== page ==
The first section has all the speakers from the community who detailed the problems citizens face. The first person to speak was the Assistant Director of the NAACP. He told stories of police misconduct involving people of color. He had multiple examples of discrimination and brutality they experienced. He commented that the last time he spoke someone accused him of using dated material and he agreed. When he spoke to the commission, he said his data might sound old again but it was because nothing much had changed in the intervening years. There were spokespersons there from the National Gay Task Force, the League of United Latin American Citizens, National Urban League and the Mexican American Legal Defense and Education Fund. Each had stories dealing with police discrimination against the people they represented. Sometimes the stories were about police physically harming people and others were about the police not answering calls or refusing to enter complainants or investigate crimes against people the police thought were not worth the time.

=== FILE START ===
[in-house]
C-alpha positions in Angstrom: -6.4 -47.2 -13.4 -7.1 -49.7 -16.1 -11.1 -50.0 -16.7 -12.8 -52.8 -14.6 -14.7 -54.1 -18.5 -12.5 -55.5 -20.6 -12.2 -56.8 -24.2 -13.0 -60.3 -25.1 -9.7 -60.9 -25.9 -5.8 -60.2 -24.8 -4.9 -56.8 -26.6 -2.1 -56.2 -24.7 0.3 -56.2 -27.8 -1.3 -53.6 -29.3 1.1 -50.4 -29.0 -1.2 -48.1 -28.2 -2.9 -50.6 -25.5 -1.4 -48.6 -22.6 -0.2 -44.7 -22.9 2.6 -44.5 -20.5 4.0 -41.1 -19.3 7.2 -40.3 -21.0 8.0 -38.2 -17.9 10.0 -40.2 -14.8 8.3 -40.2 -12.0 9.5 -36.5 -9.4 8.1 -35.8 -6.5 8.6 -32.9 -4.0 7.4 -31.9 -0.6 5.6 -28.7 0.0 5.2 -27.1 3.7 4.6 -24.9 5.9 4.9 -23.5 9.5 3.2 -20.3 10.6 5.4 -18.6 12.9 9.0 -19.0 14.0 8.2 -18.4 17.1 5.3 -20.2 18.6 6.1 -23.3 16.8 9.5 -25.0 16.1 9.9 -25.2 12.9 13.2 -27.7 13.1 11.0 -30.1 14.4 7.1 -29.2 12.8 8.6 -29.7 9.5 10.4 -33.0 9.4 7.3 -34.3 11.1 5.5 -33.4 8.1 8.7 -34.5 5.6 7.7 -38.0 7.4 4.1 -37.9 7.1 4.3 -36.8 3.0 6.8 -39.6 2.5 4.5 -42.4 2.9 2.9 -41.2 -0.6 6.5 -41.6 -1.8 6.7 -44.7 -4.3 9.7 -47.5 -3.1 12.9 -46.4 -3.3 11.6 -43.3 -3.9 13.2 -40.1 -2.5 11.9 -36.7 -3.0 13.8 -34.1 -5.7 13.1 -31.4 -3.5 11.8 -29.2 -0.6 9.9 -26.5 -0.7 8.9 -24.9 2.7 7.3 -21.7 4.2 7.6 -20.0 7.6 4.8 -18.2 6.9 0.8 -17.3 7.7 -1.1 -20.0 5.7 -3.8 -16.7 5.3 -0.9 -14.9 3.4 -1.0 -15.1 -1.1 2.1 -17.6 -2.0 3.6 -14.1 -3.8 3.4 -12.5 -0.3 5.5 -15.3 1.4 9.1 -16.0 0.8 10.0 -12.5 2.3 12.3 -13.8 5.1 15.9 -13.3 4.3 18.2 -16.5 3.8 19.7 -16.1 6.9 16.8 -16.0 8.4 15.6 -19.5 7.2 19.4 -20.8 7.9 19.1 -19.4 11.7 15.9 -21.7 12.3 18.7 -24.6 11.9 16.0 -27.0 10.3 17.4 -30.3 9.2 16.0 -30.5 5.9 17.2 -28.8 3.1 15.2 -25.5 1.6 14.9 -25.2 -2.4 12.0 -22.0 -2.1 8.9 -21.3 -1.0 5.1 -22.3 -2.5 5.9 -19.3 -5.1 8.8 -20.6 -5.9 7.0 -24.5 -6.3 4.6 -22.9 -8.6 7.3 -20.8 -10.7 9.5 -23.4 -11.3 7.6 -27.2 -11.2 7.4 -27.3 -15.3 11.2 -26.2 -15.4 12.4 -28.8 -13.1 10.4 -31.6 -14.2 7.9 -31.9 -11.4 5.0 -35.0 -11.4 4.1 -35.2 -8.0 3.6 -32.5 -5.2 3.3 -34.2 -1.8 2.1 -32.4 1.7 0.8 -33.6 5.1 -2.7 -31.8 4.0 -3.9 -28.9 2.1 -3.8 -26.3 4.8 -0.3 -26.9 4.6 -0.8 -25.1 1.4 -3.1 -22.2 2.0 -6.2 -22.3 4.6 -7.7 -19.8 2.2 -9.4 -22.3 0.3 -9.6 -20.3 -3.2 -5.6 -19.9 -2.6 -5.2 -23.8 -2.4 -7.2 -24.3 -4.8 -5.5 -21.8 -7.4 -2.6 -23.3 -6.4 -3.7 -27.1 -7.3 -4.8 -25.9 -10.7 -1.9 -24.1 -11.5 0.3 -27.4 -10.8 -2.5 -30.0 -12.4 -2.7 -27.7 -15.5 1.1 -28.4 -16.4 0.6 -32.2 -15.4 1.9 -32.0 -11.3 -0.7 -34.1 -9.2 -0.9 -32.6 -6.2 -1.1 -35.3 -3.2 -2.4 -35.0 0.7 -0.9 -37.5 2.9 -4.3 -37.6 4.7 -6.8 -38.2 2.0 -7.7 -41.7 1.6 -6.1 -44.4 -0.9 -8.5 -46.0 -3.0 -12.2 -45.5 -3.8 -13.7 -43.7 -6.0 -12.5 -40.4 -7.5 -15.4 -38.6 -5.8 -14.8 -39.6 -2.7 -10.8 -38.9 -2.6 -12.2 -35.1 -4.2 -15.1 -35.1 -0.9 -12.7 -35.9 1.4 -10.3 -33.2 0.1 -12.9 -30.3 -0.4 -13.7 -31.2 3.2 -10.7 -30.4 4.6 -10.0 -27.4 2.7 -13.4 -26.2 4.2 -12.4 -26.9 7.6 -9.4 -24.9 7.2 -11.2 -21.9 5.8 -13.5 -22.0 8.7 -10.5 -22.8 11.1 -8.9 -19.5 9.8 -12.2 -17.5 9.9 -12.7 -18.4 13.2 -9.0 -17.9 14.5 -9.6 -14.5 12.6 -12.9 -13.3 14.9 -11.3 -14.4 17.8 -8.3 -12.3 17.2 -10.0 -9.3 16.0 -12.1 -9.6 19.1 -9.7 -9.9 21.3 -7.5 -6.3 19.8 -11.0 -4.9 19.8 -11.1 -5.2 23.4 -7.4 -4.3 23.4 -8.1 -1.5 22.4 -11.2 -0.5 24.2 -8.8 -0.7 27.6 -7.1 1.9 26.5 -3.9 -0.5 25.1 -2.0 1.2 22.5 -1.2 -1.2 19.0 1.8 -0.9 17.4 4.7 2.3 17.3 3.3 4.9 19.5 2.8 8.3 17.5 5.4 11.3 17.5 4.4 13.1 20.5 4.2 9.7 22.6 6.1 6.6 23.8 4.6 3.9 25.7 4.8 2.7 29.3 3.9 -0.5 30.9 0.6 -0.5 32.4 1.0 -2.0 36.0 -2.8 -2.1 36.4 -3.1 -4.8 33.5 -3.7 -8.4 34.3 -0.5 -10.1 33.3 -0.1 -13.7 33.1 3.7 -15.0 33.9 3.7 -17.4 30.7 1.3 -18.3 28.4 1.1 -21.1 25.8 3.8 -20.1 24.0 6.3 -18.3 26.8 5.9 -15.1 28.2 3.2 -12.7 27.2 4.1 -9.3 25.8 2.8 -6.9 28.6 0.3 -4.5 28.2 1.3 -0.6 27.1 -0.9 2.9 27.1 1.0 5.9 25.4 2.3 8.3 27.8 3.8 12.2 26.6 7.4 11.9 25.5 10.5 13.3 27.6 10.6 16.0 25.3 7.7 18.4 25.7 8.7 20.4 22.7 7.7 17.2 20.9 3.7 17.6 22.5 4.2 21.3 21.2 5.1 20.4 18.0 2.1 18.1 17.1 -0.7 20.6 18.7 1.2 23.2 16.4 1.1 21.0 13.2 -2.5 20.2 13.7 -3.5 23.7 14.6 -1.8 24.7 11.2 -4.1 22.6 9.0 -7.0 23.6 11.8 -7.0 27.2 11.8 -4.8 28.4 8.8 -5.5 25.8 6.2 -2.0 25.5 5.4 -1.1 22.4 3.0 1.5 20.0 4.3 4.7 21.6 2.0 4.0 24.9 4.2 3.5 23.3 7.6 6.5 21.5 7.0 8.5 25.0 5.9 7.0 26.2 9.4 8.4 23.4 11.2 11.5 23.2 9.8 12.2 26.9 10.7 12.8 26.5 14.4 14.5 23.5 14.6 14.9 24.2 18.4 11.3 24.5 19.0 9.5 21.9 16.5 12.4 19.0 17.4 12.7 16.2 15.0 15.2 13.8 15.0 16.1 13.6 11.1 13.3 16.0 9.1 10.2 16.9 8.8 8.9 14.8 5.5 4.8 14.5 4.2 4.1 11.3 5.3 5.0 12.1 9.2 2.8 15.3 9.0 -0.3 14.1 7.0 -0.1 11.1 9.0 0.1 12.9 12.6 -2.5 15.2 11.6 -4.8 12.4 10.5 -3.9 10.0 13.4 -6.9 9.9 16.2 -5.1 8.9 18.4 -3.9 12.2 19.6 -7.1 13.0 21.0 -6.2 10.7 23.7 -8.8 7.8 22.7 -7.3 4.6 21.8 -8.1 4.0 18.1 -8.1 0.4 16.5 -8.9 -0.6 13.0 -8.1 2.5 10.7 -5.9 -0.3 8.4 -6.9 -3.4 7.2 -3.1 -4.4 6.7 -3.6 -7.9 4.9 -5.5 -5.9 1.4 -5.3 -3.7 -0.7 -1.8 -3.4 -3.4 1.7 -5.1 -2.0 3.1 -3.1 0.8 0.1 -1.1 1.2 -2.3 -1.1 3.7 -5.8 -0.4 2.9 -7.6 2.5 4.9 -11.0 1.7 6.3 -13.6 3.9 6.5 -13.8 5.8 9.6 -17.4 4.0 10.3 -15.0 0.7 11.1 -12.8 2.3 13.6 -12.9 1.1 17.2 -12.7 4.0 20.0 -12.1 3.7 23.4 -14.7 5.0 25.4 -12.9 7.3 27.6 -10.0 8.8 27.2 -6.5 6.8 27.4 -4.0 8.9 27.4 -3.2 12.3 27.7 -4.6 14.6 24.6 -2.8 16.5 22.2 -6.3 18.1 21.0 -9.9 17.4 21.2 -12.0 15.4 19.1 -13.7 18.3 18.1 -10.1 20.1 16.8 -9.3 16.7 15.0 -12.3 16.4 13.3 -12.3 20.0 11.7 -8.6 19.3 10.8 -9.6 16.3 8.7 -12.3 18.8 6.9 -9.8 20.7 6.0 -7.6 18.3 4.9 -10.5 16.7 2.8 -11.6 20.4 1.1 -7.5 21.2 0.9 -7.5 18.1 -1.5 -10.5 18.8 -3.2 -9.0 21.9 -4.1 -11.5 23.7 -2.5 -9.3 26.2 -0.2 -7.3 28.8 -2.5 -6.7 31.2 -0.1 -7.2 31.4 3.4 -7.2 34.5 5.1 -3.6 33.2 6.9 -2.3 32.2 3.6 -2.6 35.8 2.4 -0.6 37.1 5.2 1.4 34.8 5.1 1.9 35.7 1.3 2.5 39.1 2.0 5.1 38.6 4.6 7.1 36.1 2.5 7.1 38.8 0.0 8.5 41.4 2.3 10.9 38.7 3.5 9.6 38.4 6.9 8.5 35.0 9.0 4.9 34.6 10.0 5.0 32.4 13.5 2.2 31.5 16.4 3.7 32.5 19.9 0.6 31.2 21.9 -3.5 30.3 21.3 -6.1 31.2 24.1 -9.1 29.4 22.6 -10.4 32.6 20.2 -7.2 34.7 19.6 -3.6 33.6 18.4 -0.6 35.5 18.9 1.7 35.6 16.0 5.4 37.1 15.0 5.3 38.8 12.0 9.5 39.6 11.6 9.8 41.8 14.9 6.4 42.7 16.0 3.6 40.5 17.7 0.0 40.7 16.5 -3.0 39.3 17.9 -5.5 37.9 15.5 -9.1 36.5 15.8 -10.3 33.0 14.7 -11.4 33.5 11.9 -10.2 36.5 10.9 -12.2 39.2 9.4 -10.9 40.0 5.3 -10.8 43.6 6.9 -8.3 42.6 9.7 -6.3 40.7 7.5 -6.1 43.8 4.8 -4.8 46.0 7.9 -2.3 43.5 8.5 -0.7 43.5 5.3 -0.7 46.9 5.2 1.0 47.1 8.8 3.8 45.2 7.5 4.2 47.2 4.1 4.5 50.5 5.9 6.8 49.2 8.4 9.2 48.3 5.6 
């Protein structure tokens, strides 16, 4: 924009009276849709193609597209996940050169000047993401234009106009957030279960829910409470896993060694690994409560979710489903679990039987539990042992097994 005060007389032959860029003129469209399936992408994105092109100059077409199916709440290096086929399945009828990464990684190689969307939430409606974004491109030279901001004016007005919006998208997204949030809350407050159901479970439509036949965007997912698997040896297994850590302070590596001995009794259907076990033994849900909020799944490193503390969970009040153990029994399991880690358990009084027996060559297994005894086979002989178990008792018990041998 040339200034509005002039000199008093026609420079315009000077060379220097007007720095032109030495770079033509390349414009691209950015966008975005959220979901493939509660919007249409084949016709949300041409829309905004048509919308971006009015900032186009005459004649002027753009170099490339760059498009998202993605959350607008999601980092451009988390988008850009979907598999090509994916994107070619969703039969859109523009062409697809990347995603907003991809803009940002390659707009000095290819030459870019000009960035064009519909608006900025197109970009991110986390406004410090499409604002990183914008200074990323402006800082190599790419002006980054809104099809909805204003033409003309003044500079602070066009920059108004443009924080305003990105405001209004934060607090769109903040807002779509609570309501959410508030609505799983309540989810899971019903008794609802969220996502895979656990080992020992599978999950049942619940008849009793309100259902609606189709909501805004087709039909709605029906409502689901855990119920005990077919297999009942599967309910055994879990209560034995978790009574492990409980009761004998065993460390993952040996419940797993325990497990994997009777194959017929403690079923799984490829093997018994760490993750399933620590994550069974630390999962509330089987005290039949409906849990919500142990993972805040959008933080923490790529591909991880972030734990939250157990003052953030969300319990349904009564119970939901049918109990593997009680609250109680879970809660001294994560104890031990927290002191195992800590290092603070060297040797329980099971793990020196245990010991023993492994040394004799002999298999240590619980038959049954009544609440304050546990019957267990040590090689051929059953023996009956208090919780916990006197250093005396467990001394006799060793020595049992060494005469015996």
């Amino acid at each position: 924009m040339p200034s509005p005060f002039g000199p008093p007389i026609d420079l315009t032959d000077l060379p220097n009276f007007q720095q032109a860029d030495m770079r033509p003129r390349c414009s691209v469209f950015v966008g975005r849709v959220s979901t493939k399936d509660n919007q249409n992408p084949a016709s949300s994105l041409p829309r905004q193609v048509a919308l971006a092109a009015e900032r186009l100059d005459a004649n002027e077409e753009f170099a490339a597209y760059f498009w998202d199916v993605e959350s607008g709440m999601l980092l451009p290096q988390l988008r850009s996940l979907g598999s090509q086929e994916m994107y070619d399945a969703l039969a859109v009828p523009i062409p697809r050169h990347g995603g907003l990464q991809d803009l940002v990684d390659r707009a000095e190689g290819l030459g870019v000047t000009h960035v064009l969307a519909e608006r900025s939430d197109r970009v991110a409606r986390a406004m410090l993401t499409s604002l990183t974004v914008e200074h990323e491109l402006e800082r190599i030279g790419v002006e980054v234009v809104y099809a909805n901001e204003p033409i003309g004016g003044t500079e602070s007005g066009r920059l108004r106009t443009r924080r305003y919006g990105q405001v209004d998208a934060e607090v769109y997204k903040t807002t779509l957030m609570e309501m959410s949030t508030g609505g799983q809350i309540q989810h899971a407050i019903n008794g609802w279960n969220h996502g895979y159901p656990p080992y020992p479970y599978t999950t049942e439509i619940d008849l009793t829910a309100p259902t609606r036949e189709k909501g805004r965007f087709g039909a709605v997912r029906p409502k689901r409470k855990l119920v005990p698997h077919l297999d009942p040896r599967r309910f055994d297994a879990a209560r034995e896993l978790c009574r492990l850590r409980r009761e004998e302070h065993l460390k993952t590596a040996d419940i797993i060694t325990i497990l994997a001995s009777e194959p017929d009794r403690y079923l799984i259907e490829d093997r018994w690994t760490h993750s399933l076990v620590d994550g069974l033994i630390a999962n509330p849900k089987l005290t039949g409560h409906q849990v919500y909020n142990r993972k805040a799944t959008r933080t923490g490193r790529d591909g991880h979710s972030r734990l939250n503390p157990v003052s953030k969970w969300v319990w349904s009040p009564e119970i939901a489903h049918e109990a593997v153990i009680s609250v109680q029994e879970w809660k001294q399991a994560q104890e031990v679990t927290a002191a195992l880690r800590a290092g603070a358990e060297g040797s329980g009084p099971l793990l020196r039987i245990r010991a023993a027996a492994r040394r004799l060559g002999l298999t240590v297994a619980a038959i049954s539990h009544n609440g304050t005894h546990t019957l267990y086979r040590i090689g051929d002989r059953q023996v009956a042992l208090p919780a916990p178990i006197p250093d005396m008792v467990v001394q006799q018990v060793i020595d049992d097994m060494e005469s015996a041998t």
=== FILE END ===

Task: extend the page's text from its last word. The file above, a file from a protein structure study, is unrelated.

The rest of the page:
The next several sections are filled with speakers from different organizations discussing police practices, regulating these practices, how to evaluate and monitor police departments and finally what remedies could be used to solve the problems citizens face. It is interesting to read all the different perspectives because it really gives you a sense of what people were thinking. The speakers presenting the problem were giving specific examples and some of the people talking remedies and such were cautious about using the data the first speakers gave. You get a feel for what all sides were saying.
This document is good for people looking to get some history on civil rights and police practices. It shows you how far we have or haven’t come in the past decades. There are examples that are terrible and some that come from unexpected sources. There are no charts or graphs but plenty of first- hand accounts to make an impact on the reader. Come by and check it out.